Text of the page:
He wrote a message of hope, urging everyone to be prepared for a new day. The words he shared were simple yet profound – a reminder to pray and have faith in the Lord.

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In a recent Facebook post, Sparks confidently declared, “Trump will serve as your president for four more years, in Jesus’ name.” He urged his followers to be prepared for significant upcoming events, advising them to have radios in case of power outages. Sparks concluded his post by expressing love for everyone.

On January 19, 2021, he was taken into custody and entered a plea of not guilty for all charges.

During his criminal trial, which took place this month, jurors were presented with evidence of Sparks’ unwavering fixation on Trump’s baseless allegations of extensive fraud in the 2020 election, as reported by NBC. As early as November, when President Joe Biden was declared the winner, Sparks found himself immersed in online discussions, fervently supporting the former president and engaging in conversations on platforms like Parler regarding alleged instances of fraud.

Before January 6, he arrived in Washington, D.C. for the “Stop the Steal” rally on December 12, 2020. This event escalated into violence later that evening as Proud Boys clashed with counterprotesters on the streets. During the rally, Sparks chose to record and watch a speech delivered by Mike Lindell, a close ally of President Trump and known as “MyPillow Guy.”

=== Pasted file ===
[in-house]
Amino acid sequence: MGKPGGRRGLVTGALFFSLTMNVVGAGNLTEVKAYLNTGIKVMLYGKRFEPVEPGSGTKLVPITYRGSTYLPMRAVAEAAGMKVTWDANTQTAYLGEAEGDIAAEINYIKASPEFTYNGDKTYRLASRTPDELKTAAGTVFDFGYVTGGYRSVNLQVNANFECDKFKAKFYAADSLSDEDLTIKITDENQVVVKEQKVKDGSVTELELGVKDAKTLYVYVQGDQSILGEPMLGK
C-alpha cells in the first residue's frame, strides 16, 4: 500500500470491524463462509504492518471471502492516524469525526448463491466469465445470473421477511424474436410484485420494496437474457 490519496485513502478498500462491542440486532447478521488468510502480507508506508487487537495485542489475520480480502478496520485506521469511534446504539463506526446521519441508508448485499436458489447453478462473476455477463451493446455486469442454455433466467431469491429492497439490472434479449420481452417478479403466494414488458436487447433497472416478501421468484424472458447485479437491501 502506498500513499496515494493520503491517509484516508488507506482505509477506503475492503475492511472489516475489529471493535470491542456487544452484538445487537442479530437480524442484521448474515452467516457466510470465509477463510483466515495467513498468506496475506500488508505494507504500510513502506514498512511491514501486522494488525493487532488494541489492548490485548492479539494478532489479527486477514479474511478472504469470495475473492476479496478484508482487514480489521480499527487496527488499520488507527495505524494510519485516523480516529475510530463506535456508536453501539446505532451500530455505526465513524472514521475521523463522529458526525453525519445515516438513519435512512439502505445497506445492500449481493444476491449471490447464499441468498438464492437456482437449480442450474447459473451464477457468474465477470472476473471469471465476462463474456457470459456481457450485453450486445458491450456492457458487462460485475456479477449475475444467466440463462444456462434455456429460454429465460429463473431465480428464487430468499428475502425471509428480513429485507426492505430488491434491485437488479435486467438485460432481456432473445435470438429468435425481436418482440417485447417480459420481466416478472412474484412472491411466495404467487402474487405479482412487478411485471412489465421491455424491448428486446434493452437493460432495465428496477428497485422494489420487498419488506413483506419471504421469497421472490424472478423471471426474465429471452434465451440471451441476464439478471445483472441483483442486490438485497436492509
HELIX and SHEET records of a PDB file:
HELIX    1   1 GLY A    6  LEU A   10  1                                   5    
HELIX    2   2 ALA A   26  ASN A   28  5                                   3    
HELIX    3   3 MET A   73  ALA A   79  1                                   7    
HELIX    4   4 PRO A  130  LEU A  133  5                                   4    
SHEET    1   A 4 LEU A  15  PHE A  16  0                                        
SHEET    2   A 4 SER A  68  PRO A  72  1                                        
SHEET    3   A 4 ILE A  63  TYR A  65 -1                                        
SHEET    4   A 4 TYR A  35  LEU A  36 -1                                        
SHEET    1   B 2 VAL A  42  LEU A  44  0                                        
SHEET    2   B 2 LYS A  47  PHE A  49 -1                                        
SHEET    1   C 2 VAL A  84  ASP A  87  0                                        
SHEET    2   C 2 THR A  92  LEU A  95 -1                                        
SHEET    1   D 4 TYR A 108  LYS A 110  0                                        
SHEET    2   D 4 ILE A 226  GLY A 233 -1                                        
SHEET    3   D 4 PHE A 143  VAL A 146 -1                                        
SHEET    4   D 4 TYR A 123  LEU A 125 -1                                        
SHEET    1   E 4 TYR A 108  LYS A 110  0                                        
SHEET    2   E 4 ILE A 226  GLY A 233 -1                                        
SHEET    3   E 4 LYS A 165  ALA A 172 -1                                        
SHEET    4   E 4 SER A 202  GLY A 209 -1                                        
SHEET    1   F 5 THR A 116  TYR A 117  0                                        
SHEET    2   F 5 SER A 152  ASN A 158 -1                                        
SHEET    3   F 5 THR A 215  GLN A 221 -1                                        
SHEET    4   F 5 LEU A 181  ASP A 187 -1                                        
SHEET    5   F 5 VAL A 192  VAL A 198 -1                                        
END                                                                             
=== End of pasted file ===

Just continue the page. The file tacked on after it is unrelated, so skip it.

Sparks became more and more active on social media as the weeks went by. He constantly posted messages about voter “fraud” and used his own intense rhetoric to encourage others to reject the election results.

On January 1, 2021, Sparks openly voiced his support for violent conflict.

Sparks showed his unwavering support for Trump on his Facebook account, boldly declaring his readiness to lay down his life for what he believed in. According to his post, he firmly believed that the votes had been stolen and was prepared to fight for the constitution, stating, “As for me, I believe in the constitution, so I’ll die for it. Trump is my president.”

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Sparks’ defense attorney, Scott Wendelsdorf, admitted that his client was guilty of misdemeanor trespassing and disorderly conduct. However, during the trial, Wendelsdorf argued that Sparks had simply been overly enthusiastic and had ultimately been misguided on January 6th.

He faced accusations of perpetrating violence he had not actually committed, prompting him to leave the Capitol when he realized that the rioters had no intention of persuading then-Vice President Mike Pence to overturn Trump’s loss.

According to the AP, Wendelsdorf informed the jury that although Sparks may have initiated the game, he was rendered inactive on the sidelines before the first quarter concluded.

Sparks arrived in Washington, D.C. alongside his friend and colleague, Joseph Howe. The two men, dressed in tactical gear, attended Trump’s rally before heading towards the Capitol with the intention of preventing lawmakers from certifying the election.

According to the Justice Department, Howe was sentenced in October for two felony counts. In August 2023, he struck a plea deal for obstructing an official proceeding and assaulting, resisting, or impeding law enforcement officers. In the footage, he can be seen roaming through the Capitol, grabbing a fire extinguisher, and spraying it directly at the police officers’ faces.

U.S. District Judge Tim Kelly, a Trump appointee, is scheduled to sentence Sparks on July 9.